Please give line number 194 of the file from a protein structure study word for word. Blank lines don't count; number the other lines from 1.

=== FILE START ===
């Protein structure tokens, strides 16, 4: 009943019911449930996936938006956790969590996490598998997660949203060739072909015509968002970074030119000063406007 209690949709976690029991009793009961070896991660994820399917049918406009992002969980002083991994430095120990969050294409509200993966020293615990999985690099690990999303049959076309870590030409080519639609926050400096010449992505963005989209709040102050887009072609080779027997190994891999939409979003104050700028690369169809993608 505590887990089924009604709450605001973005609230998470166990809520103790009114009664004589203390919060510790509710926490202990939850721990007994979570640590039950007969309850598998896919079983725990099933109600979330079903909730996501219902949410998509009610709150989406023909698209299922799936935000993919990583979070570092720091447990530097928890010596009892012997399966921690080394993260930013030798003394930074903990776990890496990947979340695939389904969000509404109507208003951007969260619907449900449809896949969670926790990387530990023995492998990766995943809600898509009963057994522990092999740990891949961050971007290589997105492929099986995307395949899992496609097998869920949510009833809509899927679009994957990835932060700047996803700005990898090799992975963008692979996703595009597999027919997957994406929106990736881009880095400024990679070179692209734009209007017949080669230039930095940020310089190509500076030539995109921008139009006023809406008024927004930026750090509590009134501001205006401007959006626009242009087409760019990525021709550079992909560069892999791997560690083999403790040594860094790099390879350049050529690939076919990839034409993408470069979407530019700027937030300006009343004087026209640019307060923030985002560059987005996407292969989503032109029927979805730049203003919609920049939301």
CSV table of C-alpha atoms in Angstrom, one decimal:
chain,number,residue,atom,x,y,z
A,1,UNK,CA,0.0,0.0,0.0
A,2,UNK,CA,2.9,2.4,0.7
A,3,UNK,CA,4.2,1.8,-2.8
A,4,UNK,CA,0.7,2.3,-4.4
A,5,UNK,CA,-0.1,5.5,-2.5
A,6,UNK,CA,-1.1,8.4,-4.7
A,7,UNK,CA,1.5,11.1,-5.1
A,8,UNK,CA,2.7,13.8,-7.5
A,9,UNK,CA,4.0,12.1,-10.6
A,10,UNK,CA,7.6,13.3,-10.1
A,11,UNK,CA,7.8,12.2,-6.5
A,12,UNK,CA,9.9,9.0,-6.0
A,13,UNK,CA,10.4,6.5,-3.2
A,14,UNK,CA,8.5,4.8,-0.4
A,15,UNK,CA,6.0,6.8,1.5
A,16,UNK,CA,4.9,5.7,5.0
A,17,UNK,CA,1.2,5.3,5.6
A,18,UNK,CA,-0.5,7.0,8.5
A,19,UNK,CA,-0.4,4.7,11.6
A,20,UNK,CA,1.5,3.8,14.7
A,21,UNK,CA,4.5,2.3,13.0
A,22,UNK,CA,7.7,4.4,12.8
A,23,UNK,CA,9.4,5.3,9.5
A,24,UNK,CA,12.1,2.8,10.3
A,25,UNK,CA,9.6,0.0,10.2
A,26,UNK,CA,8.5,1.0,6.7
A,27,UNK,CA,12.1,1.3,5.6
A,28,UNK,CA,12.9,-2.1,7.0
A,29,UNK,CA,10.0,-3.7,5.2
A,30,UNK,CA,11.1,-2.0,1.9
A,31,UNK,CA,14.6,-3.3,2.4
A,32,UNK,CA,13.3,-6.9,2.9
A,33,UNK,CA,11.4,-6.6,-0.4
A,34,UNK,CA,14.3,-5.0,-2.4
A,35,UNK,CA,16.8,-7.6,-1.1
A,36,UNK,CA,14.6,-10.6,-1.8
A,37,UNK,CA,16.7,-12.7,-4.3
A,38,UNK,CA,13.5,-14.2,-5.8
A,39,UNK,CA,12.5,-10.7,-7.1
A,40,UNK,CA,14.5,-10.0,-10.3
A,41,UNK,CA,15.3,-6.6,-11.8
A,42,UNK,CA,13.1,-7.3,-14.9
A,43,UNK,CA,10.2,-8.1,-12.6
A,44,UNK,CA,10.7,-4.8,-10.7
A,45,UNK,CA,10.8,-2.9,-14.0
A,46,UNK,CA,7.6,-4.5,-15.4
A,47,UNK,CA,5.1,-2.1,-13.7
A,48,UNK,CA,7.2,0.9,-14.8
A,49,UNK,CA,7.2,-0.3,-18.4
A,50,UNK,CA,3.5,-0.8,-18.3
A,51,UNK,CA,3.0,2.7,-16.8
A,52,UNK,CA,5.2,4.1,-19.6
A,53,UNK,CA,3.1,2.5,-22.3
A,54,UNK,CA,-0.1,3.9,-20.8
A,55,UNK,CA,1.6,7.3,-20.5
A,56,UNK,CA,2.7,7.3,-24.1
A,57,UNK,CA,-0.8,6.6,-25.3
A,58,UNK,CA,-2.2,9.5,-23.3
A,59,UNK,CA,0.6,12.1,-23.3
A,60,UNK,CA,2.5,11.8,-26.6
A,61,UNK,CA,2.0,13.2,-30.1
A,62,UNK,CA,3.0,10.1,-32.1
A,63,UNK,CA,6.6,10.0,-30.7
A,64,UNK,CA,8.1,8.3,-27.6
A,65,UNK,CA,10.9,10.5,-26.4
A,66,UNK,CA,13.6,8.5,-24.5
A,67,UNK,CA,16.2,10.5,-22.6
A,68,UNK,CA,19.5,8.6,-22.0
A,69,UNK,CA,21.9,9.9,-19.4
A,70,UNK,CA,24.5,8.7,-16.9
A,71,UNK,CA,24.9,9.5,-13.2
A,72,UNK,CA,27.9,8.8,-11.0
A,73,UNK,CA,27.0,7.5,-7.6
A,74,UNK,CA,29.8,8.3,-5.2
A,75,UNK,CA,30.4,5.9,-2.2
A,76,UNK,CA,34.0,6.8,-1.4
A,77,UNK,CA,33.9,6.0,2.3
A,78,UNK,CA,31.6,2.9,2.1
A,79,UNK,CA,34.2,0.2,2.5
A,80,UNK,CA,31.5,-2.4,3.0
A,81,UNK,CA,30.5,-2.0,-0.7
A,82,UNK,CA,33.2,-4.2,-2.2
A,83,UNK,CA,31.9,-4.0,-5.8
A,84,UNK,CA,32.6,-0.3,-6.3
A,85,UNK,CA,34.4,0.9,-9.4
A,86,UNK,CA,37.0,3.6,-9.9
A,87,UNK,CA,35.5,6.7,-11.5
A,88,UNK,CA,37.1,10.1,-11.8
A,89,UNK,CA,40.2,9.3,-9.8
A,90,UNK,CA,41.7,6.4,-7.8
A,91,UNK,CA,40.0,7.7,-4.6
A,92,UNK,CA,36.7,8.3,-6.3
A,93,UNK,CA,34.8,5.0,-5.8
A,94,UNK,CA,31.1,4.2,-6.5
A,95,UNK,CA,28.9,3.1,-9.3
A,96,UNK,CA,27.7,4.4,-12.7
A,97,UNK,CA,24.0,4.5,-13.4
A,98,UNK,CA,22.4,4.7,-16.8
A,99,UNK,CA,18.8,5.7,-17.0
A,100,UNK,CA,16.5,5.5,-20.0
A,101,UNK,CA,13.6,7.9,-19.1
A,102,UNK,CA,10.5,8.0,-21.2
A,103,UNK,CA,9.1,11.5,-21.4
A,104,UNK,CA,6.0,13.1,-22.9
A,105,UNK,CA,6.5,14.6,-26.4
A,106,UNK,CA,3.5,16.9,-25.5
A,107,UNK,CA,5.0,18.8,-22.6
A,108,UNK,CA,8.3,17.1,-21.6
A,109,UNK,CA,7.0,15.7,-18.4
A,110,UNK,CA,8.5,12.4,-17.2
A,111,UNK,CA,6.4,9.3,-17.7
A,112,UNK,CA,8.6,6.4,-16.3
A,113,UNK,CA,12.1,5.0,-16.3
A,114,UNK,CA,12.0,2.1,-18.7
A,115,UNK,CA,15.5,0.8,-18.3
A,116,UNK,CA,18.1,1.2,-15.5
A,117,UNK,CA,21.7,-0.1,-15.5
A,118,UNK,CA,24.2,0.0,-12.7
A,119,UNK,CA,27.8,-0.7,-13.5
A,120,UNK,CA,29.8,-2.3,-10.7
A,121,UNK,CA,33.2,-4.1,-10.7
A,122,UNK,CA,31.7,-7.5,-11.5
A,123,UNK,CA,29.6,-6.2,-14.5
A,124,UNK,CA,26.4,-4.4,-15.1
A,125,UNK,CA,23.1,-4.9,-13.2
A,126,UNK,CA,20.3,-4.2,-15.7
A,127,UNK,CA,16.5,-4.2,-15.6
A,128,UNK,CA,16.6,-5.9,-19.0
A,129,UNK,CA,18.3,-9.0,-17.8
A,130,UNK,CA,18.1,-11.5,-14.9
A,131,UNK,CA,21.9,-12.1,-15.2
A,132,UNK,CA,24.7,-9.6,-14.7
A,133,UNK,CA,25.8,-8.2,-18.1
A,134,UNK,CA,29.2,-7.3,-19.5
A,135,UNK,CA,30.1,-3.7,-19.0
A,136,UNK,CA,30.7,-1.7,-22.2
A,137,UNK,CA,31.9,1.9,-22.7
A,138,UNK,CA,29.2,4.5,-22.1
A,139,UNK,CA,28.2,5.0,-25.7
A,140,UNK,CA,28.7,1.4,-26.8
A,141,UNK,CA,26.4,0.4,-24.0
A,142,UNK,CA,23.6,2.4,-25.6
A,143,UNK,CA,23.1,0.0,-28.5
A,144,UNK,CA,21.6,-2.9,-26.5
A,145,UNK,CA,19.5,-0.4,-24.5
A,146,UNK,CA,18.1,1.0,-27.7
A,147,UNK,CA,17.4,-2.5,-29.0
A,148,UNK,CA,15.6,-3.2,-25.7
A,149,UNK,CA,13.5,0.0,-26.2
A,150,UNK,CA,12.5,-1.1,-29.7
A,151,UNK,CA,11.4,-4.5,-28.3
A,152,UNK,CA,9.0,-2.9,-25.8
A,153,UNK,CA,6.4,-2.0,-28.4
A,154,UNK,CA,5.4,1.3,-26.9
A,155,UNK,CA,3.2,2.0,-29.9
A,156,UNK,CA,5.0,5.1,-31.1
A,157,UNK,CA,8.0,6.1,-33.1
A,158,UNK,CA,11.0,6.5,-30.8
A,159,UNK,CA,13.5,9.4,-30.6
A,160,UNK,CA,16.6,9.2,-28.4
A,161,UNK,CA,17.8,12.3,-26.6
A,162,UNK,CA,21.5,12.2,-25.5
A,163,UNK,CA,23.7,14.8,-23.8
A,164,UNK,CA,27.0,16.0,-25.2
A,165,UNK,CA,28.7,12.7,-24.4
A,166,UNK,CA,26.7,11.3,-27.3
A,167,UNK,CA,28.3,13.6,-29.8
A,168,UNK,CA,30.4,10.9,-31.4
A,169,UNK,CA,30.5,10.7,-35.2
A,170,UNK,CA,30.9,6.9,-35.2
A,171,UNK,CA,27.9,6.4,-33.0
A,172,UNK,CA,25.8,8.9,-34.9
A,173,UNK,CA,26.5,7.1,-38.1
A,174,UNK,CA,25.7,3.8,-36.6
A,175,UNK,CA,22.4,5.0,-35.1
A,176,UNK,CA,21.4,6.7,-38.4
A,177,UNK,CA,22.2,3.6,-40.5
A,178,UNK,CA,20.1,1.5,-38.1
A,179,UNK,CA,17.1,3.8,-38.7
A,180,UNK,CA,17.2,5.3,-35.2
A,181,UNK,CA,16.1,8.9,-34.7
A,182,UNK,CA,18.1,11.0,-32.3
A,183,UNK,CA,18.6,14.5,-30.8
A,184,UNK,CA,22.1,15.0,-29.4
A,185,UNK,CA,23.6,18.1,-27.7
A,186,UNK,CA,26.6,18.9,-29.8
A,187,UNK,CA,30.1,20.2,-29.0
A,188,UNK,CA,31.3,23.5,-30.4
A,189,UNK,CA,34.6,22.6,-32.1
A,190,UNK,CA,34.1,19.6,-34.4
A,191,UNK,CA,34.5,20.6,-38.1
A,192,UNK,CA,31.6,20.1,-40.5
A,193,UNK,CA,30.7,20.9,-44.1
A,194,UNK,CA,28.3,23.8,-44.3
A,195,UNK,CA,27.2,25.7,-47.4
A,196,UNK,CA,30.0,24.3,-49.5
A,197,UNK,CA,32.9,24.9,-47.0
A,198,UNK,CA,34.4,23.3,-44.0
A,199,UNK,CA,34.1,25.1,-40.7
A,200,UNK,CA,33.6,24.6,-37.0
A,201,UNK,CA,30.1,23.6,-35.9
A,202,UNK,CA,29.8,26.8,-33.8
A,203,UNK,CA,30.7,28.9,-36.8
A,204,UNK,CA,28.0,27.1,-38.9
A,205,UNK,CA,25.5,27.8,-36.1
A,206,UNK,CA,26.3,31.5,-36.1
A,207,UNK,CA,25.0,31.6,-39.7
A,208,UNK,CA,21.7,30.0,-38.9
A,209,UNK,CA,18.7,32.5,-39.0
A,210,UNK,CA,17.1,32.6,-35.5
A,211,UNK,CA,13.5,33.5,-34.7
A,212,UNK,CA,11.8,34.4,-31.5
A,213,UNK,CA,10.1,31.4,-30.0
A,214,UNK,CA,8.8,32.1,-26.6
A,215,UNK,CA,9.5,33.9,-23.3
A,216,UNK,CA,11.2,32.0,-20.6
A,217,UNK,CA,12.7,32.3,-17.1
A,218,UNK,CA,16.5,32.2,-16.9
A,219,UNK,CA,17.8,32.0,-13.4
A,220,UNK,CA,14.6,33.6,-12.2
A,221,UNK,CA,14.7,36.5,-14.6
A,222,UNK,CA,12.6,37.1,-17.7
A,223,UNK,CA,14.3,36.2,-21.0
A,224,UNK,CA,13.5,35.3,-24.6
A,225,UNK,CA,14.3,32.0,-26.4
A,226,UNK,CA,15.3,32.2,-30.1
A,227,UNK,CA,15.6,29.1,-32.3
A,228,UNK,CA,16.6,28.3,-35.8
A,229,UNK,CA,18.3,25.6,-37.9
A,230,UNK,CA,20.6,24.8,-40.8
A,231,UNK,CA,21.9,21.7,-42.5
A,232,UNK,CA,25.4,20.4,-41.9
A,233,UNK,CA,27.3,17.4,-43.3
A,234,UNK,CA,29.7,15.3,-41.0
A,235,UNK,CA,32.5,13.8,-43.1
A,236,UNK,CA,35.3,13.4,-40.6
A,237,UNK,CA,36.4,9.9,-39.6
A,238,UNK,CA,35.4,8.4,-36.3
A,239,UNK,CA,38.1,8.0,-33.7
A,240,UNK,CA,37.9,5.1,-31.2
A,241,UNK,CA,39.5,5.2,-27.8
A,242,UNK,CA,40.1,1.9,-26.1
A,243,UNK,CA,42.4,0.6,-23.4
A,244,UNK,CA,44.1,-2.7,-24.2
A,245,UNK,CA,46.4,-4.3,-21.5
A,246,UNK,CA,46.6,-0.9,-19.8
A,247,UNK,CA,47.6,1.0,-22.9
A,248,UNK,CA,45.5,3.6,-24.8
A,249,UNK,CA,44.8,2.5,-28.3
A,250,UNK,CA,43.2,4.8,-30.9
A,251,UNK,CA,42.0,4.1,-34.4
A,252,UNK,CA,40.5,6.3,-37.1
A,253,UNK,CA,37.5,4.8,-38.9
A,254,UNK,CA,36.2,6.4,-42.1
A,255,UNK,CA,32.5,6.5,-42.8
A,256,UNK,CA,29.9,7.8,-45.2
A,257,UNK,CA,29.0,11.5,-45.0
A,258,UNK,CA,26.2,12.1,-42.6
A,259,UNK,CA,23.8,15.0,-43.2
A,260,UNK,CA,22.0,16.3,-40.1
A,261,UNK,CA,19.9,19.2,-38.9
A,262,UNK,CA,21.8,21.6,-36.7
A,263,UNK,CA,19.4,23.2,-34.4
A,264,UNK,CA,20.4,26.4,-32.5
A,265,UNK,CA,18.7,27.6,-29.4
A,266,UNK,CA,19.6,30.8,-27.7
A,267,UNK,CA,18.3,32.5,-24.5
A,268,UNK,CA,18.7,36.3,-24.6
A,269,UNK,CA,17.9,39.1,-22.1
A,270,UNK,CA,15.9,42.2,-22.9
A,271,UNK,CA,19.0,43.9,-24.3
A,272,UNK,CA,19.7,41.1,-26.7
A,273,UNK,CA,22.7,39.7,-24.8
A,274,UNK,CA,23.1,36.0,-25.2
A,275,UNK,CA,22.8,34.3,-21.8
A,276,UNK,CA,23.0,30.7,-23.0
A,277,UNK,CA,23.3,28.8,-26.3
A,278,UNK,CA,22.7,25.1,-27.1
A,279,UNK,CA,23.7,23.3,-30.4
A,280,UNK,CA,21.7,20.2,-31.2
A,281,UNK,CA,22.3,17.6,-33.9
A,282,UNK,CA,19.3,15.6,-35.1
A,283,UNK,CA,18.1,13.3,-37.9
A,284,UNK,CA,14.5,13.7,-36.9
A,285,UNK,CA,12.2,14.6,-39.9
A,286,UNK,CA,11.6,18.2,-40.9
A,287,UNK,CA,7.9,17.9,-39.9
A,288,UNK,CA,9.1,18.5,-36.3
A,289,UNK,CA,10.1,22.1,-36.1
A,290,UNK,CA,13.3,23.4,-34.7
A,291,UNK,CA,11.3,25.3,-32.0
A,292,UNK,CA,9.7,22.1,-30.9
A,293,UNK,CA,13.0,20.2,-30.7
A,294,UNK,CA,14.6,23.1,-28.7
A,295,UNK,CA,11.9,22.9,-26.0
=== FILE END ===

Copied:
A,191,UNK,CA,34.5,20.6,-38.1